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Leipheimer confident in quest for fourth California title

  • By Neal Rogers
  • Published May. 14, 2010
  • Updated Aug. 15, 2010 at 6:36 PM EDT

Flanked by compatriots Lance Armstrong and Dave Zabriskie, RadioShack’s three-time Amgen Tour of California champion Levi Leipheimer sat front and center at a pre-race press conference Friday afternoon in Sacramento, stating that he was prepared to defend his title against a world-class field competing in America’s biggest race.

After being held in February that past four years, the Amgen Tour of California this year moved to May, and the riders have more race miles in their legs.

“I know everyone is in better shape, but I think I’m in better shape, too,” Leipheimer said. “This year the race will be different for everyone. We’ve all had some hard races in Europe. Everyone takes a different path to the race. I think I’ve chosen a pretty good one. I feel good, and am feeling better and better over the last few weeks. My expectations are that I’m ready, and I’m here to win.”

(Related: Armstrong has doubts about his form)

Along with national road champion George Hincapie, Leipheimer, Armstrong and Zabriskie were the American contingent at a press conference that also included HTC-Columbia’s Mark Cavendish and Saxo Bank riders Fabian Cancellara and Andy Schleck.

One rider scheduled to attend was missing — Quick Step’s Tom Boonen. According to race officials, the Quick Step team was turned around during a training ride and ran late, forcing the Belgian star to miss the press conference.

Also onstage was Jim Birrell of contracted race organizer Medalist Sports, Sacramento mayor (and former NBA star) Kevin Johnson, Roger Dickinson of the Sacramento County Board of Supervisors, Amgen vice president Stuart Arbuckle, Versus TV commentator Phil Liggett and AEG Sports president Andrew Messick. Messick, a recreational cyclist himself, has personally rallied behind the event his organization has owned since 2006.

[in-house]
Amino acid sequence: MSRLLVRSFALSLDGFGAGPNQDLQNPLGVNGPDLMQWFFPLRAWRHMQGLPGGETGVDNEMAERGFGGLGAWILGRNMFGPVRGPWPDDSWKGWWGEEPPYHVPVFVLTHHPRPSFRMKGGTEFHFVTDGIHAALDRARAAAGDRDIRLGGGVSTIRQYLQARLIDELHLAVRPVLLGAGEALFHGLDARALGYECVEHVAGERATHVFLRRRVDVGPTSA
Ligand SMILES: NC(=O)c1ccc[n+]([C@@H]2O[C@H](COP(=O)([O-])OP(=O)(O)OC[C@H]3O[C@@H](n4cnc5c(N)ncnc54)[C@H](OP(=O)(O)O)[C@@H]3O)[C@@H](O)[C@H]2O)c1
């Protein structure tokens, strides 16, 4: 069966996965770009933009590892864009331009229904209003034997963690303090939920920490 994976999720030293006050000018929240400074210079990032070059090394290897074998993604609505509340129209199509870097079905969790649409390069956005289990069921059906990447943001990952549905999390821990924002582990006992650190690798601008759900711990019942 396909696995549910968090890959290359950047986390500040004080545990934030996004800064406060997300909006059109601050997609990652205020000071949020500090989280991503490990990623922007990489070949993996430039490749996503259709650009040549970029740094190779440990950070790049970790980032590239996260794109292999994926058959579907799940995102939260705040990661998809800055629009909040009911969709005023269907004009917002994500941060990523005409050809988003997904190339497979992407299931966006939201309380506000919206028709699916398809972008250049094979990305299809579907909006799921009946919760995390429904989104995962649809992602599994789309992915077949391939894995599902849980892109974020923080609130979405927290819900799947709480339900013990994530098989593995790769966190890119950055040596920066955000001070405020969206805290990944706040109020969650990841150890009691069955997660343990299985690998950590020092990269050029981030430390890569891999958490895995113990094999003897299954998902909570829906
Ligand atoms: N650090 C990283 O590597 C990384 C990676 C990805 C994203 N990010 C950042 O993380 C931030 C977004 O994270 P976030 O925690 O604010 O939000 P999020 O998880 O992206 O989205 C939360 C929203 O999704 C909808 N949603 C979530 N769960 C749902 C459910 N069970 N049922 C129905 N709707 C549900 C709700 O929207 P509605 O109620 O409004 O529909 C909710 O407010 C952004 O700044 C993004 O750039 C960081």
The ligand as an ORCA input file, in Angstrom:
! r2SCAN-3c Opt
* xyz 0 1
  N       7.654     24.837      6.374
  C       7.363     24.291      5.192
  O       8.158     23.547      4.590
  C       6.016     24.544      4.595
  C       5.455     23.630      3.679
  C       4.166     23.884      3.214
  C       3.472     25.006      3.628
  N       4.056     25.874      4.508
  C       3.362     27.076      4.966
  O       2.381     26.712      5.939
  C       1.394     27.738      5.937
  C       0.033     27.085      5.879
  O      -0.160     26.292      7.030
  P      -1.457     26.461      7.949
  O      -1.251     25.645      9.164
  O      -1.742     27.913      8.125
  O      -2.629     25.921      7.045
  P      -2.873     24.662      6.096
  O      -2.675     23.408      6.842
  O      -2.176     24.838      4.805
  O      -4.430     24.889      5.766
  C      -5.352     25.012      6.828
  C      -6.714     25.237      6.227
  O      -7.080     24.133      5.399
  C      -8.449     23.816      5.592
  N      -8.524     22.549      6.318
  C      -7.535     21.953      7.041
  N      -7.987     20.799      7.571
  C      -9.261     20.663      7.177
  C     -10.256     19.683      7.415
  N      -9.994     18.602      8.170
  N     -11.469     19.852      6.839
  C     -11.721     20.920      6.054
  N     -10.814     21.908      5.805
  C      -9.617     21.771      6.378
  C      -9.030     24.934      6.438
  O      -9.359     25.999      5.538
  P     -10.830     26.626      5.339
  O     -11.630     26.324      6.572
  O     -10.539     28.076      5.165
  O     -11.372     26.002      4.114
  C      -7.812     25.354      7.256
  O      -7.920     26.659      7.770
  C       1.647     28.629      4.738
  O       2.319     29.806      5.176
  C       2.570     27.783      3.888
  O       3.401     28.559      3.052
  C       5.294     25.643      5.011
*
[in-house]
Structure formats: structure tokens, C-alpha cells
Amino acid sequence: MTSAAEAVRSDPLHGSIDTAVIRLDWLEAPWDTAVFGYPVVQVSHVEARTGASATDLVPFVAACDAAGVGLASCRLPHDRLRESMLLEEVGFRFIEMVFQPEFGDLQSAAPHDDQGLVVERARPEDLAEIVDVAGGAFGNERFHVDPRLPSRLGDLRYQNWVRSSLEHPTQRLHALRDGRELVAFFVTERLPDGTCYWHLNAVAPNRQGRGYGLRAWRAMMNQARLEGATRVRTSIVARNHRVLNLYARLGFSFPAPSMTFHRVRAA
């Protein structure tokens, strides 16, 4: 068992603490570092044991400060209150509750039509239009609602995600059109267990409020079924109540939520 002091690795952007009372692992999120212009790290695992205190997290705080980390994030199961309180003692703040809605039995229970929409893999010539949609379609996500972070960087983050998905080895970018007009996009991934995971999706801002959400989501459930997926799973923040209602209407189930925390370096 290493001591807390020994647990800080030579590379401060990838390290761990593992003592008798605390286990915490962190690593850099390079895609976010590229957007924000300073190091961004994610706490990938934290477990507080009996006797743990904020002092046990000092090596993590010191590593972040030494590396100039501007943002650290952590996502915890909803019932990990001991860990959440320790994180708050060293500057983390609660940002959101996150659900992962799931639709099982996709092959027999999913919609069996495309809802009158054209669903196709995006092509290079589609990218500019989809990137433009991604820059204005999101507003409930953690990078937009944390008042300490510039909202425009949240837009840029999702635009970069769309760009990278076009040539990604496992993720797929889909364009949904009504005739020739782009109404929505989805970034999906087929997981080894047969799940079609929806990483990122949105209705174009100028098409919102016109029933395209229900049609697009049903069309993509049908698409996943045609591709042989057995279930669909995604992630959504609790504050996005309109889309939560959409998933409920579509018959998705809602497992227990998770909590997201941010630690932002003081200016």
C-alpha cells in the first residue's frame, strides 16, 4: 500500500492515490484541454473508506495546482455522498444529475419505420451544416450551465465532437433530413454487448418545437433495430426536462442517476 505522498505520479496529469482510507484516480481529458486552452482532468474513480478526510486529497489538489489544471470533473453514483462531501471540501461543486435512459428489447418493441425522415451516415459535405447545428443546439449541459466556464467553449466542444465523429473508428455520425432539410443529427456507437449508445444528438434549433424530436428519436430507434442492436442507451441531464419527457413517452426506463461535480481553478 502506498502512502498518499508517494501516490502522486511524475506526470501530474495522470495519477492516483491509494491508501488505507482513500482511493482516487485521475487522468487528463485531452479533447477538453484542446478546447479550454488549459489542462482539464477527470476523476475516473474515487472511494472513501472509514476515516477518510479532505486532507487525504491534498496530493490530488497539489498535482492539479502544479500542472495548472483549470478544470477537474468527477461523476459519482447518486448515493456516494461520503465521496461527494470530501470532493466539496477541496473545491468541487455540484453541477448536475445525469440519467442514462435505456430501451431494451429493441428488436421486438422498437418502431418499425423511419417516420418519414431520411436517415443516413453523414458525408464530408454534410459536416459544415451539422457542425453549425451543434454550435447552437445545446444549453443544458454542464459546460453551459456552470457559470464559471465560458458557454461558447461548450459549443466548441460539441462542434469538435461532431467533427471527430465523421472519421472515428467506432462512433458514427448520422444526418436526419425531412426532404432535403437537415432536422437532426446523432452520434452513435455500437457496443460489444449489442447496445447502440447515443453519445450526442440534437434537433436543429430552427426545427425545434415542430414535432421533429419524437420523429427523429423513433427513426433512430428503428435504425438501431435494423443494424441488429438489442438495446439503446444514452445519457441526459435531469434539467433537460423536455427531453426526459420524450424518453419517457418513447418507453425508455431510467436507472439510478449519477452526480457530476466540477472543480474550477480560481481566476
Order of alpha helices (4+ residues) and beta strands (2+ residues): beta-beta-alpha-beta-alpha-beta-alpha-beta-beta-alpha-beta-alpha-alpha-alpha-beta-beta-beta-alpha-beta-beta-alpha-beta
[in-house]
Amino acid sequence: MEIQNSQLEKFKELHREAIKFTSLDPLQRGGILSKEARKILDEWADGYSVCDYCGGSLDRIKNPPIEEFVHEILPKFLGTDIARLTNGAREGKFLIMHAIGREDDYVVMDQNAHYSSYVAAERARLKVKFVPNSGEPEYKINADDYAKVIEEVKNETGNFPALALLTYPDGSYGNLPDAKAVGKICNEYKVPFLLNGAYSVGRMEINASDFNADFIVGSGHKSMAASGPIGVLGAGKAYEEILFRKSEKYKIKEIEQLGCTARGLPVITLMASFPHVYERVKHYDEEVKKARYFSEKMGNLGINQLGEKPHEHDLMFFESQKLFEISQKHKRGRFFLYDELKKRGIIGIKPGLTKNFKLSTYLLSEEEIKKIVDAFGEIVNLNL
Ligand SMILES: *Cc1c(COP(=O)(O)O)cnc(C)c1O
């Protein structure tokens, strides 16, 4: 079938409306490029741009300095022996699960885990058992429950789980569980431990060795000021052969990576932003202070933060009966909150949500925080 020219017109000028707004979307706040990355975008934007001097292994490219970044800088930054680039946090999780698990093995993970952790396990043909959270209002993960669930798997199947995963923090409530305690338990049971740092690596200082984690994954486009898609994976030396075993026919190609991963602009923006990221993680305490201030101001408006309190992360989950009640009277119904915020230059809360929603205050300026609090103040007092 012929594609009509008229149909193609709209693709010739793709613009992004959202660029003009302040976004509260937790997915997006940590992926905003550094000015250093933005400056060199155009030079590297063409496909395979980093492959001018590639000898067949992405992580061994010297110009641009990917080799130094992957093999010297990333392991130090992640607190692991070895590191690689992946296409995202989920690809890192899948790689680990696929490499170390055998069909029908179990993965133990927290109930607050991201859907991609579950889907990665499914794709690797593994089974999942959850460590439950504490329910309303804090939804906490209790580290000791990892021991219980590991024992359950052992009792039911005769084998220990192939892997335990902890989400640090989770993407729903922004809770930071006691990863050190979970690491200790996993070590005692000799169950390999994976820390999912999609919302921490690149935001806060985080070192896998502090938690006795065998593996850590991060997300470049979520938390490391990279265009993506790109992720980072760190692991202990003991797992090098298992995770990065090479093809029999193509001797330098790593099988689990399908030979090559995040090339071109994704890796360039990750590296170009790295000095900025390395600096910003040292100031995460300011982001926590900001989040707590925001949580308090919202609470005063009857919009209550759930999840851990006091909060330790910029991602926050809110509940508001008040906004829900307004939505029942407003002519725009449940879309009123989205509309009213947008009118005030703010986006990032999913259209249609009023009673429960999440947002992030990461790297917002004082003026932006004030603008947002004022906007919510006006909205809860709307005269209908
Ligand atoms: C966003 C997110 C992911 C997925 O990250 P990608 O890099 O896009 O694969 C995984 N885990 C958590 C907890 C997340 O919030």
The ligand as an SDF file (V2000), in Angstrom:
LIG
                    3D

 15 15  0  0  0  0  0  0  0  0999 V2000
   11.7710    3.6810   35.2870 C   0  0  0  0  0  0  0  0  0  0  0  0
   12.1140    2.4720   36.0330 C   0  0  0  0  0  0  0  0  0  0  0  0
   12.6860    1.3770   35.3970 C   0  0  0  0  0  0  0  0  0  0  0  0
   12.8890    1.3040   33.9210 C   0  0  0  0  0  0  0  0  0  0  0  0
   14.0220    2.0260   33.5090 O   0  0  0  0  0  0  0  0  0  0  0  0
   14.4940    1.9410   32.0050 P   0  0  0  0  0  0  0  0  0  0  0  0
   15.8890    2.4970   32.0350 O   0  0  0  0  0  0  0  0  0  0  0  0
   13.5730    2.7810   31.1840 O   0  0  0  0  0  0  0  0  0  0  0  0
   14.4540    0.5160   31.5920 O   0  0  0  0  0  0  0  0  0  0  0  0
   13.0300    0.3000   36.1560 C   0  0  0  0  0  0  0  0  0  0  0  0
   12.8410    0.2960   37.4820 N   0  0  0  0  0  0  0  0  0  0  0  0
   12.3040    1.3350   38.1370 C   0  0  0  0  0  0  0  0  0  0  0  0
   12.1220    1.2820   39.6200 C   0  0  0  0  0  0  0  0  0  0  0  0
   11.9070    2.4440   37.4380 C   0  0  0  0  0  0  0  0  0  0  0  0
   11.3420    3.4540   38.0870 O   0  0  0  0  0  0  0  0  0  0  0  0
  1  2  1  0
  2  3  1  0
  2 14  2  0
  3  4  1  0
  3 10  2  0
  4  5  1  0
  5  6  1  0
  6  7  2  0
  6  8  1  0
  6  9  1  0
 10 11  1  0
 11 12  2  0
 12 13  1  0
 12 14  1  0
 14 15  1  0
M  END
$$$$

Leipheimer

“We are proud of the powerful and talented group of international and
 domestic cyclists set to participate in the 2010 Amgen Tour of California,” Messick said. “From Tour de France champions to Olympic medalists and world champions, this field is one of the best that has ever competed on American soil. The
 growing reputation of the Amgen Tour of California has resulted in a very
 accomplished field of cyclists, which should make for a great race.”

Both Leipheimer and Armstrong stressed that for an American team led by American riders, the Amgen Tour of California is of utmost importance to Team RadioShack, which also brought Chris Horner, Yaroslav Popovych, Janez Brajkovic, Jason McCartney, Dmitriy Muravyev and José Luis Rubiera.

“This is a big race for us,” Armstrong said. “Especially having RadioShack involved, considering they have so many retail outlets in the U.S., and especially in California. It’s no secret that this race is a priority. You might say it’s second only to the Tour de France. We come with a good squad. We come with Levi focused on winning again, and we have strong guys to support him. Of course that’s why we contest a race; a lot can happen, and there are a lot of good guys here. I’m excited and motivated, and I know RadioShack is.”

Like RadioShack, Saxo Bank has also brought a team worthy of the Tour de France to California. In addition to Schleck and Cancellara, Saxo has fielded J.J. Haedo, Matti Breschel, Jakob Fuglsang, Stuart O’Grady, Andre Steensen and Jens Voigt, who has finished second (in 2007) and fourth (in 2009) in California.

However both Saxo riders in attendance at Friday’s press conference were hesitant to forecast their chances. For Schleck, one of the sport’s best climbers, there may not be enough elevation gain in the eight-stage race for him to make a difference. The stage 6 climb to Big Bear is long but not steep, and with its flat 10-mile run-in to the finish, separation between the GC favorites is not expected.

“We have a good team,” Schleck said. “It’s basically the Tour de France team here, only Fränk (Schleck) is not here. Jens is super motivated, and I’m motivated for the race this year. To be honest I have heard about the Big Bear climb but never done it. I’ve heard it’s hard. Hopefully it’s a decisive stage.”